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There is no way to generate a secure key-pair from the password "puppies". If you are using a 256-bit elliptic curve and want the full 128-bit security it can offer, any password from which you directly derive a key needs to have over 100 bits of entropy. If you use a key derivation function, like PBKDF2 or scrypt, with parameters that require a few seconds ...


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Given a EC public key, can a different, but plausible and functional private key be derived to match the public key? No, a public key will correspond to only one private key (with one minor exception, which I will explain below). With Elliptic Curve systems, the private key is an integer $d$ between 1 and $q$ (the order the generator point $G$), and ...


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Could Eve capture Bob's public key, then derive some different private key to correspond to it, and then impersonate Bob by saying "I am Bob, and here's my public key." Even though Eve doesn't have Bob's private key, she's able to produce some other private key that's compatible with Bob's public key? No, not unless the public key system is broken. In ...


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I obviously don't understand the mathematics behind ECC, but I am quite certain that the mentioned Multiply is not as simple as regular multiplication, nor as simple as wrapping around a finite field many times over. Because: When Alice and Bob exchange ECDH public keys, and then they each do DeriveKeyMaterial() or CalculateAgreement(), the result is ...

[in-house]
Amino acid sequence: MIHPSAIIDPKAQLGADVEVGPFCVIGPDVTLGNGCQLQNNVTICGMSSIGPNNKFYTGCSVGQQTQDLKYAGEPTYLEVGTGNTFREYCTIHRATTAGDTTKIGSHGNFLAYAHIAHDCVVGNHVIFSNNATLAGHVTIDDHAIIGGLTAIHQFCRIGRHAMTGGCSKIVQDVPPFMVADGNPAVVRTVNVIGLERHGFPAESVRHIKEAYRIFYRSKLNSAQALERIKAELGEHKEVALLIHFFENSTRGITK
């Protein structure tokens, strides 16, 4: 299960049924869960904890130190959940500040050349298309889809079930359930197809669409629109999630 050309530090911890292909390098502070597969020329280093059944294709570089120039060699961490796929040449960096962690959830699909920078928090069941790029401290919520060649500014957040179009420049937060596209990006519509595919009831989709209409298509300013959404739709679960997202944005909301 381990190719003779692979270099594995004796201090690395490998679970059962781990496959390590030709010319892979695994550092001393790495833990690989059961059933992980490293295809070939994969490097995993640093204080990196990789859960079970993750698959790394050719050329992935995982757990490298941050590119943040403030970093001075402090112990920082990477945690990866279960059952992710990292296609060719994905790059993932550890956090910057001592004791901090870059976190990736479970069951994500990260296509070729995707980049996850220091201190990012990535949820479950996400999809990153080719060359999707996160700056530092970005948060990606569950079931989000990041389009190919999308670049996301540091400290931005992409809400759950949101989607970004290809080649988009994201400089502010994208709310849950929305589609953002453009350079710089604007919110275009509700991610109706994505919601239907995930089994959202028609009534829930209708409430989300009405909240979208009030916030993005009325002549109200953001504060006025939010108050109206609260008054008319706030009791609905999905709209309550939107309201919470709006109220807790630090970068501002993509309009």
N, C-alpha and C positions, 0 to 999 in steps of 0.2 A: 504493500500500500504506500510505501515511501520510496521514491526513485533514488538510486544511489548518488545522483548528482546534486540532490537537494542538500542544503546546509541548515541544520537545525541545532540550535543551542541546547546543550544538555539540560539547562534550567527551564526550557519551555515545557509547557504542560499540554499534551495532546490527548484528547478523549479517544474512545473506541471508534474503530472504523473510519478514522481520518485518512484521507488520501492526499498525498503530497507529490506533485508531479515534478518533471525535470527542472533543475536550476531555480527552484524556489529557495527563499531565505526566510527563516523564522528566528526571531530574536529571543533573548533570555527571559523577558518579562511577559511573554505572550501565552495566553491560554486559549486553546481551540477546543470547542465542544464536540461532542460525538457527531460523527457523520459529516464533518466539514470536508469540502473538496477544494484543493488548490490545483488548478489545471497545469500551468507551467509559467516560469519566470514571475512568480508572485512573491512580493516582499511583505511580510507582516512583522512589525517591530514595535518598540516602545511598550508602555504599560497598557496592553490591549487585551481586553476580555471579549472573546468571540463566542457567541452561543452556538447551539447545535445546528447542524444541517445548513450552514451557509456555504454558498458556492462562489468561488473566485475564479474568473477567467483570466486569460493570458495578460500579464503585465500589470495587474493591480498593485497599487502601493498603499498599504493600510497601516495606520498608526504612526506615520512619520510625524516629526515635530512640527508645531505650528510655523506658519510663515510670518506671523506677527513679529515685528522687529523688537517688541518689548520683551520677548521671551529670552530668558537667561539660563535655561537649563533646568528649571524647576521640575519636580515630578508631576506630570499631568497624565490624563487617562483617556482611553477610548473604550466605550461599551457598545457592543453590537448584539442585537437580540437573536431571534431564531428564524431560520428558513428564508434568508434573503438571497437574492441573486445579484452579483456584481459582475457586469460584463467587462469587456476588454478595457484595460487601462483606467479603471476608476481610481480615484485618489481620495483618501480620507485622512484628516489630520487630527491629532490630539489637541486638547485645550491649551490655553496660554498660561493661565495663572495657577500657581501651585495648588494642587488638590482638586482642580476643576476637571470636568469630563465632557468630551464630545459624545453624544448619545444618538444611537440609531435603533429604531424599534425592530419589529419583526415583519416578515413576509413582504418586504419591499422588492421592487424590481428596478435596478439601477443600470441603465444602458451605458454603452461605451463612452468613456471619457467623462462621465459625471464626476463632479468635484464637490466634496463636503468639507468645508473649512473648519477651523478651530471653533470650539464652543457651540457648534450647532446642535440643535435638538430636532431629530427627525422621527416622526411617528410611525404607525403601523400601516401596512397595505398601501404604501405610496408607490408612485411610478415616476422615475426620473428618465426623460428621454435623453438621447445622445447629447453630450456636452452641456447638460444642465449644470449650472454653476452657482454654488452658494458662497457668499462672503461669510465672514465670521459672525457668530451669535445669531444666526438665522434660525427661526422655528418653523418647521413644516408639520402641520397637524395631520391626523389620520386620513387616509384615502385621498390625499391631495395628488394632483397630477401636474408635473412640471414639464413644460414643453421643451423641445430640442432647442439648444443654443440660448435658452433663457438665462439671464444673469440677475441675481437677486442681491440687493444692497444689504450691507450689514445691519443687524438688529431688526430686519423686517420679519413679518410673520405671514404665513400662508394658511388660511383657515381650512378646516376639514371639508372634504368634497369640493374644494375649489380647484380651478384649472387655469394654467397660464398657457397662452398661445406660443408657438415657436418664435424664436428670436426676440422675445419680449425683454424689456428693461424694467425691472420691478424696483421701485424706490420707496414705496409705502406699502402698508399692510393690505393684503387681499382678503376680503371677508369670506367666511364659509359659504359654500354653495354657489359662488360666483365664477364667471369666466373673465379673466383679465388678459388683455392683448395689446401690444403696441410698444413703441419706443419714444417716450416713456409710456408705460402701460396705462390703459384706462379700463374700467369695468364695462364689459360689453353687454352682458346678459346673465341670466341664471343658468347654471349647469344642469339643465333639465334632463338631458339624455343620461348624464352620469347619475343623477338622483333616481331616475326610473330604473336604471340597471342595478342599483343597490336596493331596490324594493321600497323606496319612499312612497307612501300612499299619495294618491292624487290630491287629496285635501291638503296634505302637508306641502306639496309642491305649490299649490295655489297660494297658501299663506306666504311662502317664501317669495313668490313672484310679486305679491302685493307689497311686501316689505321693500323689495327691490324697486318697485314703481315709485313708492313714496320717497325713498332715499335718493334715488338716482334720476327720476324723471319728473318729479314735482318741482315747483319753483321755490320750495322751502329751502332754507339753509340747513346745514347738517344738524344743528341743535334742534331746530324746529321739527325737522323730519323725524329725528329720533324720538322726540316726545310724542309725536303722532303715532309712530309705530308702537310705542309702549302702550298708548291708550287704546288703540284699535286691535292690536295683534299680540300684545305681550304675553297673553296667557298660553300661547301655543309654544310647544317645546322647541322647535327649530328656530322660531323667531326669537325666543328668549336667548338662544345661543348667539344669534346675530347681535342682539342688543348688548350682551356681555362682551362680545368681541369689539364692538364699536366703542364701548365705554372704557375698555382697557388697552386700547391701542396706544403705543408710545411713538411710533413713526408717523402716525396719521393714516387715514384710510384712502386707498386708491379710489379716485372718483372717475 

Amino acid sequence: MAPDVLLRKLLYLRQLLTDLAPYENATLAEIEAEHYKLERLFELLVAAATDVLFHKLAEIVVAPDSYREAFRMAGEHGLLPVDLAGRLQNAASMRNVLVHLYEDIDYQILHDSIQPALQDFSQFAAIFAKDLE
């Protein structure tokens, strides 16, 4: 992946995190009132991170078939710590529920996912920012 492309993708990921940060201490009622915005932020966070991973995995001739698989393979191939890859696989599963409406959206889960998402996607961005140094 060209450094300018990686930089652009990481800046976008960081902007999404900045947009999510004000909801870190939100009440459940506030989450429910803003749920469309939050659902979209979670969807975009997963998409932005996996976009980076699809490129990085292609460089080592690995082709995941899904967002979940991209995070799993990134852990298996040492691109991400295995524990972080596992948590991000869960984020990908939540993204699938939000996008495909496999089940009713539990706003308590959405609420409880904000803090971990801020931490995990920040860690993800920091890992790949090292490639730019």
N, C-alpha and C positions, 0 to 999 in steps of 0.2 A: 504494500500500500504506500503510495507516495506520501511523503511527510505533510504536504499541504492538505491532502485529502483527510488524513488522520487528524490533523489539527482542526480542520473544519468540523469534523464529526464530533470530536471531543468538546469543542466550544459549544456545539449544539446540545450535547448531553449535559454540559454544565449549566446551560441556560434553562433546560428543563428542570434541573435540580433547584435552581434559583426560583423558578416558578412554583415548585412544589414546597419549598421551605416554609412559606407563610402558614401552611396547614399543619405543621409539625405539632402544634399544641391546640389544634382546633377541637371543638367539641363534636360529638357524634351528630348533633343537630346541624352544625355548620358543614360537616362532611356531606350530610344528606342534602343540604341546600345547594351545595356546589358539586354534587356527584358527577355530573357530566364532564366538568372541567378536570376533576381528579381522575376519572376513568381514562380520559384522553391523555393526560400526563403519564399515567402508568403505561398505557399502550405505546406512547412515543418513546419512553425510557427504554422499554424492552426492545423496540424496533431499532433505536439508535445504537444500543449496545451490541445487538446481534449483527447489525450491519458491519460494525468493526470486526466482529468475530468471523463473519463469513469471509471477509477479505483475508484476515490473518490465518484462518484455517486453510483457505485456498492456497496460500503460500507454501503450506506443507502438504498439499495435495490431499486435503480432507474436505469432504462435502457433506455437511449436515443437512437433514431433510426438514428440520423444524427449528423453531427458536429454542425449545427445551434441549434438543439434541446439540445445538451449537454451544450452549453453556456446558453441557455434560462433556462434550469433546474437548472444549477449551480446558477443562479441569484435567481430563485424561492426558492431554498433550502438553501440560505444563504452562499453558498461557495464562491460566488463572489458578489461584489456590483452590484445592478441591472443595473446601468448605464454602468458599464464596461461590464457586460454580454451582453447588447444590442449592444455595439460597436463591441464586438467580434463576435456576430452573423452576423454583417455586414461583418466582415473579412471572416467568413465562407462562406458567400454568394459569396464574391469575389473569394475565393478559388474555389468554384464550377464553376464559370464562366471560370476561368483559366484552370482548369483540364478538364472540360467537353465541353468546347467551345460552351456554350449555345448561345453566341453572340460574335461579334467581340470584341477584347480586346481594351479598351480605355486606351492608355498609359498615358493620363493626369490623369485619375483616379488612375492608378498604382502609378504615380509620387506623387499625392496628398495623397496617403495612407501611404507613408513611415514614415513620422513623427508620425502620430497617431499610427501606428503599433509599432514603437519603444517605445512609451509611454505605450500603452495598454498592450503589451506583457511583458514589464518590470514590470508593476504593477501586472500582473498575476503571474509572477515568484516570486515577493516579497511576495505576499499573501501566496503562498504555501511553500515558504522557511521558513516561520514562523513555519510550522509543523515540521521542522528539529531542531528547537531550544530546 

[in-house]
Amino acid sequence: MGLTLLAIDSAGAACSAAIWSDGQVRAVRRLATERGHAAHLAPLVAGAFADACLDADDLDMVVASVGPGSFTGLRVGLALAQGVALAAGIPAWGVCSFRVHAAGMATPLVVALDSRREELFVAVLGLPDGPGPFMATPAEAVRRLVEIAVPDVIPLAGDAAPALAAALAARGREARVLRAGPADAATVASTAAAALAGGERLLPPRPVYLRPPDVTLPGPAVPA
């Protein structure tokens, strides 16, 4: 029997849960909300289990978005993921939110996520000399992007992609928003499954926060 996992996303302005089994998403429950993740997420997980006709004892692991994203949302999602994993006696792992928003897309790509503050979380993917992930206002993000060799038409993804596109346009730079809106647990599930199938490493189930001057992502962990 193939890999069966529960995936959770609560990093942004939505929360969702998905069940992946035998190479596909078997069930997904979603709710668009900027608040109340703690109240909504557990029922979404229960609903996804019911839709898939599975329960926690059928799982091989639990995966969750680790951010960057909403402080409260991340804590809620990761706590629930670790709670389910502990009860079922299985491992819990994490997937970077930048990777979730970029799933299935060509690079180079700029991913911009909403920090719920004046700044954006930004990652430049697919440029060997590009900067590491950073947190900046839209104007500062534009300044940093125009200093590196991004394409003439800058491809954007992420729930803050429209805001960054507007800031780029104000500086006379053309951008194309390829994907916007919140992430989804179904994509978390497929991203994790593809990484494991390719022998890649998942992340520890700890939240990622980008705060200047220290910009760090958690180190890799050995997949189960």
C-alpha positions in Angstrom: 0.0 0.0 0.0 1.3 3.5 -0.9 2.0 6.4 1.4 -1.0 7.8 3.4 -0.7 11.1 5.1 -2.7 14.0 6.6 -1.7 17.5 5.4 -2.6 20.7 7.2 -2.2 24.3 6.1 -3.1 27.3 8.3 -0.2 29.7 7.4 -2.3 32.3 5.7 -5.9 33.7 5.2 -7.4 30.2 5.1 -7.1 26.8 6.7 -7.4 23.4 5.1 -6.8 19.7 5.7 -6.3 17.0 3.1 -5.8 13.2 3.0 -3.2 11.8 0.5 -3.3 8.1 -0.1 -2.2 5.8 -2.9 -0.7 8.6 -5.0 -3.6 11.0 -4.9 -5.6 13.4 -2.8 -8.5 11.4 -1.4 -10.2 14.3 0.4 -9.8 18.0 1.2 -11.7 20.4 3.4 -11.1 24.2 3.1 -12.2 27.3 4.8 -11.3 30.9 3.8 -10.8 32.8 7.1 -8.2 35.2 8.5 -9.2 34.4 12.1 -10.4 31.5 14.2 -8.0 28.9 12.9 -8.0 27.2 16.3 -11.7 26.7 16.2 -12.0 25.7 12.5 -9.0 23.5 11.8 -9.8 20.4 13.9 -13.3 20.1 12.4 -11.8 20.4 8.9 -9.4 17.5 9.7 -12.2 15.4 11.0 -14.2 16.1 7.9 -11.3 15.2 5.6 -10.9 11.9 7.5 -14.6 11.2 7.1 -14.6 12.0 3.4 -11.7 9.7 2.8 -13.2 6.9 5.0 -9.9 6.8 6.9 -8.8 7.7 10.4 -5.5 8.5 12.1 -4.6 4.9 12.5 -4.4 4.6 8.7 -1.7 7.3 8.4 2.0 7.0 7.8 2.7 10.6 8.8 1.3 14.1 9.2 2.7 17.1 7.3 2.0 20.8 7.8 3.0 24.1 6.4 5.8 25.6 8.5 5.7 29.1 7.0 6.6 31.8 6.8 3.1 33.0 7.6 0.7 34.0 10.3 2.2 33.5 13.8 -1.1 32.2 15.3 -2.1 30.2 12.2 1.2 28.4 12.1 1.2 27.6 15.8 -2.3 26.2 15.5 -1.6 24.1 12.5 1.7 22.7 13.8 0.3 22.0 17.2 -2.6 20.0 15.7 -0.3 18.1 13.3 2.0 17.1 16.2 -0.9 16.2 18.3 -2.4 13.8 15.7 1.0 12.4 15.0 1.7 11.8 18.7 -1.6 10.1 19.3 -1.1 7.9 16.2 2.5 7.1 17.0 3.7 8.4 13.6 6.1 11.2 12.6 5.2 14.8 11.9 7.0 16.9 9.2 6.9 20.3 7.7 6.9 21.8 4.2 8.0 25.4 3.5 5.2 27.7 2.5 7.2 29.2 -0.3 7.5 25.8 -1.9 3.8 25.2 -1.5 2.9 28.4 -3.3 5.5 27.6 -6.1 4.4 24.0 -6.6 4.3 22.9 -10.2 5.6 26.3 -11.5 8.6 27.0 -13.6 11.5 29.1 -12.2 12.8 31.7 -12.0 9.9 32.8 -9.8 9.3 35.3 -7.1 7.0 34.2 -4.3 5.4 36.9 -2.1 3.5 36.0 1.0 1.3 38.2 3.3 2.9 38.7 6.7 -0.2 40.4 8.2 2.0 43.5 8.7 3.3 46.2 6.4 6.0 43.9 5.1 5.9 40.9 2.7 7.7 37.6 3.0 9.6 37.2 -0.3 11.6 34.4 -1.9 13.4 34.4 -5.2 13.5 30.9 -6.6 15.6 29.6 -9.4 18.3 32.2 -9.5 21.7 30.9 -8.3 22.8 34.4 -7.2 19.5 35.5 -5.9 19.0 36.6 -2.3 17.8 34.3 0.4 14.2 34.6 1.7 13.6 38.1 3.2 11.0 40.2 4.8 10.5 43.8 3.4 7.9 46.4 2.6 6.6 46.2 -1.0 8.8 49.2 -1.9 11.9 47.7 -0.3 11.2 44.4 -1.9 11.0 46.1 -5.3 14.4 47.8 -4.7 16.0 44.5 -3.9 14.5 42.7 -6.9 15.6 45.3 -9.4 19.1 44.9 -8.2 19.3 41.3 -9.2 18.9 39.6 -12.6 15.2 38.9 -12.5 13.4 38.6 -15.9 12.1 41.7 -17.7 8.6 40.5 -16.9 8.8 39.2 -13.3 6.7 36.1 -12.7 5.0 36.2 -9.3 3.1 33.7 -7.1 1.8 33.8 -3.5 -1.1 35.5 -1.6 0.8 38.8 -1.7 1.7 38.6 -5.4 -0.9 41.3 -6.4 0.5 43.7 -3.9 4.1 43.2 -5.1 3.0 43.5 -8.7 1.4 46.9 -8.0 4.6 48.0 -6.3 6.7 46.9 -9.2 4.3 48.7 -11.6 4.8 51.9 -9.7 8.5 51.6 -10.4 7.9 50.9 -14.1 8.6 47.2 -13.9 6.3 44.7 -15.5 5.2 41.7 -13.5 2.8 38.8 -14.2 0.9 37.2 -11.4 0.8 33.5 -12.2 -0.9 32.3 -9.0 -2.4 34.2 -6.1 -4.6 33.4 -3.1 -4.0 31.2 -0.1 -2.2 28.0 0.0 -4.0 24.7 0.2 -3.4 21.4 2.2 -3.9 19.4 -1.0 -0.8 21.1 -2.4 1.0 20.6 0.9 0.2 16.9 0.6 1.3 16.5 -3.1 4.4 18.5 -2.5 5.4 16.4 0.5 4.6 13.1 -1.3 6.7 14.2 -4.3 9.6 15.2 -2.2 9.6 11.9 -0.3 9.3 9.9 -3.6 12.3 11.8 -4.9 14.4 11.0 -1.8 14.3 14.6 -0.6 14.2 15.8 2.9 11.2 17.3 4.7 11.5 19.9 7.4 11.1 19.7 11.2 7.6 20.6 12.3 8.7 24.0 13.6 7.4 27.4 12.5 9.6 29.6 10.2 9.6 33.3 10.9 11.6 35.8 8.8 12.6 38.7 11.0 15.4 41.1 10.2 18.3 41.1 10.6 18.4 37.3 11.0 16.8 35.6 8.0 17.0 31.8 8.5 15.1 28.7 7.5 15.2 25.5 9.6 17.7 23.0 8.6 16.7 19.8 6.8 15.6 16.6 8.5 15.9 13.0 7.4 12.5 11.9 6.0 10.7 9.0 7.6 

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Please see https://cbcrypt.org specifically https://cbcrypt.org/doku.php#documentation_and_api. There is a method CBCrypt.GenerateKeyPair(string CBCryptHostId, string username, string password) created specifically for this purpose. This does not relate specifically to BitCoin, but if you start with something like a password, salt it with details of where ...


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I agree with the comments that SHA-256 should be fine here. However, if you already use HMAC-SHA-256 for PBKDF2, you could use HKDF Expand, which despite its name is defined even for output lengths shorter than input. In your case the output would be simply: $$\operatorname{HMAC-SHA-256}(\text{key}, \text{info} || \text{0x01}),$$ where 'info' is an ...


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Either is fine. If you're not concerned about database size or the size of transmitted keys, it doesn't matter which you choose. They are both secure. Choose whichever is more convenient, or easier to implement, or easier for others to interoperate with, or whatever other (non-security) criteria you might have.


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If you are concerned about database size, only the master key needs to be stored when you use HKDF. Ditto when sending it to another computer. Otherwise, two independent random keys are clearly secure and simpler to implement, so you should do that.


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Is it subject to some class of attacks or is it just a really bad crypto nightmare which is only subject to brute-force attacks? You are calculating PBKDF2 twice, which takes twice as long. An attacker doing a brute force or dictionary attack only needs to calculate one of them to verify his guesses. That means you are making attacks twice as easy as ...


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If you are certain that SecureRandom is a trusted, verified CSPRNG you can use that without HKDF without problems.



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